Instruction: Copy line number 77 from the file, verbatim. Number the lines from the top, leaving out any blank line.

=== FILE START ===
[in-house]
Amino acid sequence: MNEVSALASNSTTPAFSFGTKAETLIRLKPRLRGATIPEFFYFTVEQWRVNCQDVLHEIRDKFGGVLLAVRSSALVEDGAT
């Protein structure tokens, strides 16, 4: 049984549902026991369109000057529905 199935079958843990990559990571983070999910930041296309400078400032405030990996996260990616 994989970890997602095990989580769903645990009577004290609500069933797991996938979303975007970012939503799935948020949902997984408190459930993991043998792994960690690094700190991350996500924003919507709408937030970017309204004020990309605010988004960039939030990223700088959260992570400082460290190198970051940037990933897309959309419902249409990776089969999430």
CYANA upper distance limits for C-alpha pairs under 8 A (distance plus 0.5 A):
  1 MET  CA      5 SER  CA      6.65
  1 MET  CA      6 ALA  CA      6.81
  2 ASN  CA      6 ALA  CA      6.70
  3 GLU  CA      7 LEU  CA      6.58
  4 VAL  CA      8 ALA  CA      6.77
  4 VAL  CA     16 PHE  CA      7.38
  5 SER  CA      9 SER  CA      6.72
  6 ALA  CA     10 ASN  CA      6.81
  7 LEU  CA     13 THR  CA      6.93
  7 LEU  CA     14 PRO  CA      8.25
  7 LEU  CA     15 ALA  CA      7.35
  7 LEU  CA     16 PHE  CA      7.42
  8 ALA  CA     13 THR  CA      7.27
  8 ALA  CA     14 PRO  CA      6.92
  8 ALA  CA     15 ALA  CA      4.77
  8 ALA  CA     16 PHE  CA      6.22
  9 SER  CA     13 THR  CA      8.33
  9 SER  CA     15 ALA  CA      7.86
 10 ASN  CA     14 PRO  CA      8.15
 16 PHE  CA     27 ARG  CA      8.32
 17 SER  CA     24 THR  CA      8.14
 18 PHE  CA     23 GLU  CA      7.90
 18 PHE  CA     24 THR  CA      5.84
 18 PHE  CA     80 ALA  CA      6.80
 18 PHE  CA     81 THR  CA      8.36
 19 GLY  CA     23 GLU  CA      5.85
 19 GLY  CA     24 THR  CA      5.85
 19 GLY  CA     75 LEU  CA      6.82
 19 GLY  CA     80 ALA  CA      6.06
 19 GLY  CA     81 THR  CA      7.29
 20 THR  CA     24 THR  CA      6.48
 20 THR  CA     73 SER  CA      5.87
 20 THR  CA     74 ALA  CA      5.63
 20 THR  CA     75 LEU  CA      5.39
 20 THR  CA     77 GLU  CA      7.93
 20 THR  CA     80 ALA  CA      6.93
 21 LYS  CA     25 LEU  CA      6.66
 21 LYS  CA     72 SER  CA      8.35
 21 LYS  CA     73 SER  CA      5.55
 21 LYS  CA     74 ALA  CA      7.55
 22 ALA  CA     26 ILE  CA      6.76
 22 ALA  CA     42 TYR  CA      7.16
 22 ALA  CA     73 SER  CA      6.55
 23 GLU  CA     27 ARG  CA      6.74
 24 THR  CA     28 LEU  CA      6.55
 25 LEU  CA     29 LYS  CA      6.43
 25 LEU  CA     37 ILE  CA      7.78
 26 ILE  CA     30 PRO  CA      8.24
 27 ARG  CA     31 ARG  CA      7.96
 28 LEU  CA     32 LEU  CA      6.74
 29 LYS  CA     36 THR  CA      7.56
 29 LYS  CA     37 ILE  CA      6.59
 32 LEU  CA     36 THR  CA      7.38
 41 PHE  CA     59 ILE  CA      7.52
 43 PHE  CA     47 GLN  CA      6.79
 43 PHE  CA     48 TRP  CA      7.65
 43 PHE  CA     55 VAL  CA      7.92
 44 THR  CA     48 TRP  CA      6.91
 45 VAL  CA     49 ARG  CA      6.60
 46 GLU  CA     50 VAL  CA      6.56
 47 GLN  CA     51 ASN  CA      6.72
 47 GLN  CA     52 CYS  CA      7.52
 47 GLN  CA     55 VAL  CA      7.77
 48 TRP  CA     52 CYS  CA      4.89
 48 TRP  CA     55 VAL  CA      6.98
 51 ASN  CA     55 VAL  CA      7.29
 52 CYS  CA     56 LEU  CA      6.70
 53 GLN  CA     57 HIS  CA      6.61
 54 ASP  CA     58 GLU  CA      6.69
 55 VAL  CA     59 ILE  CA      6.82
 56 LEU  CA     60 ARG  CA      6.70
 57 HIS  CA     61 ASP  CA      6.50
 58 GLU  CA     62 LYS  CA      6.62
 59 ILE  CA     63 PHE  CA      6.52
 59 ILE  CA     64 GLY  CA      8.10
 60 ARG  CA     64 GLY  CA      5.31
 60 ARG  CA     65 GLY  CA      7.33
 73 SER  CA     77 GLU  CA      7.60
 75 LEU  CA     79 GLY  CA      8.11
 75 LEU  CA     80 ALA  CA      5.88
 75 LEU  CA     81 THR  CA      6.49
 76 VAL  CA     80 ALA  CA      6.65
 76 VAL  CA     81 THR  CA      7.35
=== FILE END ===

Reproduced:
 58 GLU  CA     62 LYS  CA      6.62